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Desert solitude in the heat of the summer

by surfponto 1. September 2009 05:00

While most people were trying to escape the record high temperatures by heading to the beach, I decided  to head out to Anza Borrego for the day. This trip would be solo since my claims of a fun desert adventure fell on deaf ears. Mary simply wasn't buying it. She said something about triple digit temperatures and that was that. She was right, the weather had been over 110' for the past week out in Ocotillo but that failed to dissuade me. 

I dropped down into Ocotillo around noon figuring if I was going to experience the desert in the summer why not do it at midday when temps would be peaking?

As expected, Ocotillo was a ghost town, without a soul around. Seems those residents that live out here year round were holed up in their homes watching their satellite TVs with their air conditioners cranked.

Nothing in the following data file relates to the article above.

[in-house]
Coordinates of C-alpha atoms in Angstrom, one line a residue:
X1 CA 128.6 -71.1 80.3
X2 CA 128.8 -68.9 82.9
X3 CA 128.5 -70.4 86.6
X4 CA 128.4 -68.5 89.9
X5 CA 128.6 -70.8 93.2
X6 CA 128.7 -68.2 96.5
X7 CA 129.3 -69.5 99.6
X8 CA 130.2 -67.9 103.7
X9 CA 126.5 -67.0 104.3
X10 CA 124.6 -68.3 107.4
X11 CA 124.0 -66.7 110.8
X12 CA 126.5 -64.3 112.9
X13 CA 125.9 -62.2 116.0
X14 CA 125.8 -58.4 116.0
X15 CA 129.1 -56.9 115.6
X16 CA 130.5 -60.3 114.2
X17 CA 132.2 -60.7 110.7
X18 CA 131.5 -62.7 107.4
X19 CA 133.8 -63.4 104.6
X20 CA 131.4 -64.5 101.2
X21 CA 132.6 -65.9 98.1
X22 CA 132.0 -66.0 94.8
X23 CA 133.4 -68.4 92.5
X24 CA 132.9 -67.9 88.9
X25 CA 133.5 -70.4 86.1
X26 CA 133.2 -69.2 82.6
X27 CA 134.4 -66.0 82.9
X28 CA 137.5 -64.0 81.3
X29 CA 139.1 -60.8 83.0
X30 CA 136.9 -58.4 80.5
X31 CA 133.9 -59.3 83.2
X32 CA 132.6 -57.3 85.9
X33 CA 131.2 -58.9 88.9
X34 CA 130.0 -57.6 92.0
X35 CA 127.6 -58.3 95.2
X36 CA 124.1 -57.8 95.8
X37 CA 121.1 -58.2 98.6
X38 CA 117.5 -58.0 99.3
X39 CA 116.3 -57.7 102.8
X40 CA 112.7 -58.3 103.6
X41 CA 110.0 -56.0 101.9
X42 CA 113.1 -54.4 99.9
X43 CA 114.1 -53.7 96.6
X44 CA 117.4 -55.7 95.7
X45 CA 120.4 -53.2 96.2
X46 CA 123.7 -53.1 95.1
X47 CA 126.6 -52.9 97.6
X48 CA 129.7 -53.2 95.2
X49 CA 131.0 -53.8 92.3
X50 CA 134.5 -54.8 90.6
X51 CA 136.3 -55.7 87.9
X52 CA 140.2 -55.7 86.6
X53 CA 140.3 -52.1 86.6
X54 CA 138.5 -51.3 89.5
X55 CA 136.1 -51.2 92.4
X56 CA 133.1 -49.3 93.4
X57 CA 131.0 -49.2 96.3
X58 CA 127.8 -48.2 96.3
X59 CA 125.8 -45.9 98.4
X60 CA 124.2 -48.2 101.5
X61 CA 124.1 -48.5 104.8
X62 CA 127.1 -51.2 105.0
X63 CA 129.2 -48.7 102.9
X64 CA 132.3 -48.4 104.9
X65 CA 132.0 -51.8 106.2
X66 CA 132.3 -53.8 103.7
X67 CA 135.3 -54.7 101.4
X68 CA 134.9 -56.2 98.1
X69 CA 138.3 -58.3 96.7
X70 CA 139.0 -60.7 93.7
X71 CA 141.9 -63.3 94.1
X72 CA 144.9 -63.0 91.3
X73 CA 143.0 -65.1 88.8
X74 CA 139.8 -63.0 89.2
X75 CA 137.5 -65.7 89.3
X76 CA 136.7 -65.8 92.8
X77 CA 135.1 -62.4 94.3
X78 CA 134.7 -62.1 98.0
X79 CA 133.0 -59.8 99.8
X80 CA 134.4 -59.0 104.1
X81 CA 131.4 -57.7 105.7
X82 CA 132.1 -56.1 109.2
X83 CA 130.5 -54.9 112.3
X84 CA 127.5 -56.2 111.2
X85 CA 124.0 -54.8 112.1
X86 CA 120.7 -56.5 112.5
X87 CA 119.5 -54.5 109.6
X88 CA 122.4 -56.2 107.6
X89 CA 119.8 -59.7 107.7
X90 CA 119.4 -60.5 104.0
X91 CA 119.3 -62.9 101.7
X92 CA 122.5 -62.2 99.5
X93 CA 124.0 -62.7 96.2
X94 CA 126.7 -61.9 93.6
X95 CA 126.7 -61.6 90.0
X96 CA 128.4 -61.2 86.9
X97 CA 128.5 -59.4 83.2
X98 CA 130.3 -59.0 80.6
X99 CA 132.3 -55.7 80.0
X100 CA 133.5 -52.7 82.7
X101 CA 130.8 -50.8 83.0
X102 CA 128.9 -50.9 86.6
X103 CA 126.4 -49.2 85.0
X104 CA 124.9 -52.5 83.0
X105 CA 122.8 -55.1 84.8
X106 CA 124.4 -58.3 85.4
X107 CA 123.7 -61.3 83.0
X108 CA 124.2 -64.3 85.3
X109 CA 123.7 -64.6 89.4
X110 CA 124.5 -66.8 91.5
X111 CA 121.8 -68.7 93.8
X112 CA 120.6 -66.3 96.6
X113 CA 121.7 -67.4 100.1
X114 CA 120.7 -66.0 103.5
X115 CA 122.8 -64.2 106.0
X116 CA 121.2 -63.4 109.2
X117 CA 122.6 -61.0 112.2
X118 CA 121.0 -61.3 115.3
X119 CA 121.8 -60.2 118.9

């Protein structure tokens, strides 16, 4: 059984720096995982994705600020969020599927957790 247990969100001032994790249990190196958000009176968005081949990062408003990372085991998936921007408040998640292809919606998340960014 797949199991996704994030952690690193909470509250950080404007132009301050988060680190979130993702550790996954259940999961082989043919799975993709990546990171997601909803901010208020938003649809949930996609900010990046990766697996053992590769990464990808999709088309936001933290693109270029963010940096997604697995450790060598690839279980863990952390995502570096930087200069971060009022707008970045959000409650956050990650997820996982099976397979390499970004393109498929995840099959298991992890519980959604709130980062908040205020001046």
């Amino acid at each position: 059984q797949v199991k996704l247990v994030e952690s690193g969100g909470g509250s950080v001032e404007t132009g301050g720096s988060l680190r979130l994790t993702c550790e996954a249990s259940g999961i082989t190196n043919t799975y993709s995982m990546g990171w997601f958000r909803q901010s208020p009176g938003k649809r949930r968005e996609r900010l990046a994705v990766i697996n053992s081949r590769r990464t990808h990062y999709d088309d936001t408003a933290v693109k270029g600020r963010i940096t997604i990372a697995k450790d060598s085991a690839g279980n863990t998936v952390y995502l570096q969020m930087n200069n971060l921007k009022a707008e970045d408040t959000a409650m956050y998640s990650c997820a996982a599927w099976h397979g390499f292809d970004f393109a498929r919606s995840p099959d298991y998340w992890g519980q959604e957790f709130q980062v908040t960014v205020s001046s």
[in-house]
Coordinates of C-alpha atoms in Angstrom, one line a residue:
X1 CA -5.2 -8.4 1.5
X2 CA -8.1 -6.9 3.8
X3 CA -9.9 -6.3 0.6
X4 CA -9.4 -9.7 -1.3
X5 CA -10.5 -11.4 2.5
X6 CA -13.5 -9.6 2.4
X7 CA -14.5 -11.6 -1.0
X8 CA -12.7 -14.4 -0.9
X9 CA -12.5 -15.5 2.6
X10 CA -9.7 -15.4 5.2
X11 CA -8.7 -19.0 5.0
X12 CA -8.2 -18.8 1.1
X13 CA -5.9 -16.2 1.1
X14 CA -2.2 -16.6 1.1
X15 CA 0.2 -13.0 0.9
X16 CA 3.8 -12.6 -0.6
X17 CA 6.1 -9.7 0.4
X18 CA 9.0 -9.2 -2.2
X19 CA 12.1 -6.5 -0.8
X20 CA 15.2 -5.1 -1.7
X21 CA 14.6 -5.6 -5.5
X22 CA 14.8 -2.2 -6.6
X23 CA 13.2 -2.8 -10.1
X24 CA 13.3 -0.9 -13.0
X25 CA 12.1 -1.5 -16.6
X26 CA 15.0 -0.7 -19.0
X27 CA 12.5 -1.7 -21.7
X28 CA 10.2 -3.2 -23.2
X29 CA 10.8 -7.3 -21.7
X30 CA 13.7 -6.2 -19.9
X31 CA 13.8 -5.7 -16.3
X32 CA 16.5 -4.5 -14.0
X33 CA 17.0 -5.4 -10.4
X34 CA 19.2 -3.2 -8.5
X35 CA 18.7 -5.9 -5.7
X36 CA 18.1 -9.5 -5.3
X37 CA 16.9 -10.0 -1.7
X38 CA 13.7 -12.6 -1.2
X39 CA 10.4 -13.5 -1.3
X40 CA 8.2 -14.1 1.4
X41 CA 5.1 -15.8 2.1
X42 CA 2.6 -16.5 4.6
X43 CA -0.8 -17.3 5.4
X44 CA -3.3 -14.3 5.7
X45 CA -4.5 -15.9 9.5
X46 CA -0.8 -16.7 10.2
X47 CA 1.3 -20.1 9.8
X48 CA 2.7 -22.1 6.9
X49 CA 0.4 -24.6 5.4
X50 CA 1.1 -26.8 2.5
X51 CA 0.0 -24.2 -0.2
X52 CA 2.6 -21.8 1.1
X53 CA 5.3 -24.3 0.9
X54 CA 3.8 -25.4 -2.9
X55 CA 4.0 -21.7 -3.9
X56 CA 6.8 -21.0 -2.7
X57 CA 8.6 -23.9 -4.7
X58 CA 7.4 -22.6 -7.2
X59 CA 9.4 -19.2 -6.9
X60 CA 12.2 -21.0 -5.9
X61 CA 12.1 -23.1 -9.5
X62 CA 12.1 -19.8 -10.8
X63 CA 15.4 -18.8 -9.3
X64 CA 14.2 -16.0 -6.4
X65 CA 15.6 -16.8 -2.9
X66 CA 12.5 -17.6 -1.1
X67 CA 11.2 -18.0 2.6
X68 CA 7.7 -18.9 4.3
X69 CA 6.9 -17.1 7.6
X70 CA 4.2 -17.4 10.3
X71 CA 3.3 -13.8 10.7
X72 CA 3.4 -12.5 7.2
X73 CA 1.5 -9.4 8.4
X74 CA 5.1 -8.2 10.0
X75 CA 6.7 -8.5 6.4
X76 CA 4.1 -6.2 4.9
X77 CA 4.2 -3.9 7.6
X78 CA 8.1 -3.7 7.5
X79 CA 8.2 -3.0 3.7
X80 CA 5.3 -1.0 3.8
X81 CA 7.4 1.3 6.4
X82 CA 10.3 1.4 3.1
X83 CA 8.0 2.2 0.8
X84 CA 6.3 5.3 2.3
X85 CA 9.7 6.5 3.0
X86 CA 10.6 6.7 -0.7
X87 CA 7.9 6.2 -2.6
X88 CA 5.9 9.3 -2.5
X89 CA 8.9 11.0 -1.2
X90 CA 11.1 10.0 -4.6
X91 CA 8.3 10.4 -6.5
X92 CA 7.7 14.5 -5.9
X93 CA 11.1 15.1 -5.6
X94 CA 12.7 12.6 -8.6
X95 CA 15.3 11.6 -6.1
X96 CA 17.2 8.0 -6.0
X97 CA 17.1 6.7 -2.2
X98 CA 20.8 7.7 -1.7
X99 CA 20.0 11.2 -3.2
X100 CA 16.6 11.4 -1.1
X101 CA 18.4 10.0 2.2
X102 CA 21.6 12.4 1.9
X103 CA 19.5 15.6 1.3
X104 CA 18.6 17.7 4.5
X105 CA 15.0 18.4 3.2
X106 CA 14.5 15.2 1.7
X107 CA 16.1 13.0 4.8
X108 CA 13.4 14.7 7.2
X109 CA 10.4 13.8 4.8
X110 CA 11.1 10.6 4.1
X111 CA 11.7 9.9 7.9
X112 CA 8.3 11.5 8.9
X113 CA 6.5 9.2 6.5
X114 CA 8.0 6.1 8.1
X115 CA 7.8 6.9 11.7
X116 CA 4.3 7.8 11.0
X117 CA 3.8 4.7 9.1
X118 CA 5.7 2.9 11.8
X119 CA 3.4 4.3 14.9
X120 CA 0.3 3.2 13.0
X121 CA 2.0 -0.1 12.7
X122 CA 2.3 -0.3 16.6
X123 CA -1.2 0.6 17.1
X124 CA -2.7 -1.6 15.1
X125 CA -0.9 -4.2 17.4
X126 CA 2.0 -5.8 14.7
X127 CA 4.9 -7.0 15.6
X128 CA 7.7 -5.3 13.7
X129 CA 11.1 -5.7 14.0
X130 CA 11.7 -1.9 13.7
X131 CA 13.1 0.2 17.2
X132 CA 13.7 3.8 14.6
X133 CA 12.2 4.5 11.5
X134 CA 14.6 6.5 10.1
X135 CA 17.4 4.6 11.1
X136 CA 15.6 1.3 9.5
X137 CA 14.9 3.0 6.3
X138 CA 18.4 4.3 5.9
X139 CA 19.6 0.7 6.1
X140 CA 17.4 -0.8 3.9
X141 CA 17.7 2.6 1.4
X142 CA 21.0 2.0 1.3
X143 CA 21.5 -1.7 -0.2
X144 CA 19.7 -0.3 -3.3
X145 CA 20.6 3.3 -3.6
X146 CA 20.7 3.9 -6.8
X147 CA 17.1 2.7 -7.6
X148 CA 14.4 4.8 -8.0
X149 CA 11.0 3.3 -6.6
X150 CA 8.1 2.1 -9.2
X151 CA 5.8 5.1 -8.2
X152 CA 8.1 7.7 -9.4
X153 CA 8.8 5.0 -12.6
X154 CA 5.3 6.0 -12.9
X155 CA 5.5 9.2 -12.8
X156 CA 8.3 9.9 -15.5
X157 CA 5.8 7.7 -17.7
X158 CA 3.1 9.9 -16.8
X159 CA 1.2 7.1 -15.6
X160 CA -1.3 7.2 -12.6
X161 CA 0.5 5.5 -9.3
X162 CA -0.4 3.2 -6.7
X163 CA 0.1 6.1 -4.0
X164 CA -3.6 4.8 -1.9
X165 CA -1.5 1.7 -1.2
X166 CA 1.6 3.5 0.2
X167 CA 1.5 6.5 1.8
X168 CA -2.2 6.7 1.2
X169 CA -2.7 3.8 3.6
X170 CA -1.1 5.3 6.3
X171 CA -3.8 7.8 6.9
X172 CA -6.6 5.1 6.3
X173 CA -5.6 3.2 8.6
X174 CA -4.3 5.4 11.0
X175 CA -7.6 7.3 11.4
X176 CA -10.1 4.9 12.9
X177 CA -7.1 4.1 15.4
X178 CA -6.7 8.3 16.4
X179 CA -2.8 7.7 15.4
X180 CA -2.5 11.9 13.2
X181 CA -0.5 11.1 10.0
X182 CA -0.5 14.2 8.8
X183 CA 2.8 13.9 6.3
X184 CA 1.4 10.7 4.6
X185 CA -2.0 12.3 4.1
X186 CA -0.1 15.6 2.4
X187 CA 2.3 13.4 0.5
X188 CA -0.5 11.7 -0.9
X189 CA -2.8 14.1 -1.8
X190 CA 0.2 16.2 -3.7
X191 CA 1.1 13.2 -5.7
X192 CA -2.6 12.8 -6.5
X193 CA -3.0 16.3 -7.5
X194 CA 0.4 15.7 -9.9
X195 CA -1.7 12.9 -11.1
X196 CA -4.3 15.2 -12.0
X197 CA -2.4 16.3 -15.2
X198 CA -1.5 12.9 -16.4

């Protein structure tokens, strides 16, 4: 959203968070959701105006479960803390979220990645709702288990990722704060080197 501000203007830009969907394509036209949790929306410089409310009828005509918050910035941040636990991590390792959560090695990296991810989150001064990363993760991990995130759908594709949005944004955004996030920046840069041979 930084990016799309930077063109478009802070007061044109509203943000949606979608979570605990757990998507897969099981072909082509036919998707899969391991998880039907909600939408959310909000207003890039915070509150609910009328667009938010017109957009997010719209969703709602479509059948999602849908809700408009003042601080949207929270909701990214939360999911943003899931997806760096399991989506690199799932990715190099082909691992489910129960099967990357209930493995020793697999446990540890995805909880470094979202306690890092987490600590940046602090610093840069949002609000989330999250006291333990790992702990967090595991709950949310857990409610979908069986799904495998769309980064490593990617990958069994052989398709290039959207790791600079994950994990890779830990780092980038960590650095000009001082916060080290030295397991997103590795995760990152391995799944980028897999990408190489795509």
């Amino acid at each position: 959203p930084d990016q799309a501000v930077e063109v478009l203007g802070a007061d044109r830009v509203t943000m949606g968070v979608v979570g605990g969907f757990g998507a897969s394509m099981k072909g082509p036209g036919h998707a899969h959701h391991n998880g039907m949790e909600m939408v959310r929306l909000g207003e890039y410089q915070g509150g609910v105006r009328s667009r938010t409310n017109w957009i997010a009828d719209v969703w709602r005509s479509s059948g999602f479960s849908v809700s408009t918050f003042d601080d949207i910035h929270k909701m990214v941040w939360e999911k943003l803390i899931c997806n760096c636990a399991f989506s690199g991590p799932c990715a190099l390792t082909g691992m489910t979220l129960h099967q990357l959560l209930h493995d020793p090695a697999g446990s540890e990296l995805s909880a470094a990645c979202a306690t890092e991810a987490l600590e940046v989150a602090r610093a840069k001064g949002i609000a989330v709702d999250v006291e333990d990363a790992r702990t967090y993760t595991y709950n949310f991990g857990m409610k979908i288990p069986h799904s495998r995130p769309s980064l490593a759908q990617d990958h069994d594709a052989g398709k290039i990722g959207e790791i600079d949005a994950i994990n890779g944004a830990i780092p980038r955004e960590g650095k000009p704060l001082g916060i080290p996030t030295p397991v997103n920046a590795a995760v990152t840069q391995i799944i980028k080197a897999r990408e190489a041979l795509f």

Torote Canyon Anza BorregoHeading deeper into the desert, I did see one brave soul on a motorcycle. He had stopped in the shade of an Ocotillo at the Carrizo Badlands overlook but he was the exception to an otherwise deserted highway.

Further along S2, I turned off the road at Indian Gorge. I shifted the transfer case into low, more for fun than necessity, and lumbered up the sandy, rock strewn trail. While the trail into Indian Gorge can be traversed in a high clearance 2 two-wheel drive vehicle, the soft sand and boulders do require your attention. Getting stuck out in the midday desert sun would not be fun, and could be downright dangerous. 

Torote Canyon Trail HeadThe trail head to Torote Canyon is less than a mile up the jeep road and is marked by a small weather-beaten sign. It was here that I parked the LandCruiser and proceeded up the canyon.

The hike is a relatively easy hike up a sandy wash. Almost instantly the canyon walls rose around me and I found myself fully immersed in the solitude of Torote Canyon.

About a 1/2 mile up I came to the first "Elephant Tree"  which seemed to be growing directly out of rock. The Elephant Tree's twisted trunk gives Torote Canyon its' name, 'Torote' being the Spanish word for twisted.

At this point I opted to turn around. I would leave the rest of the hike for another day when the temperatures were a bit cooler.

 

 

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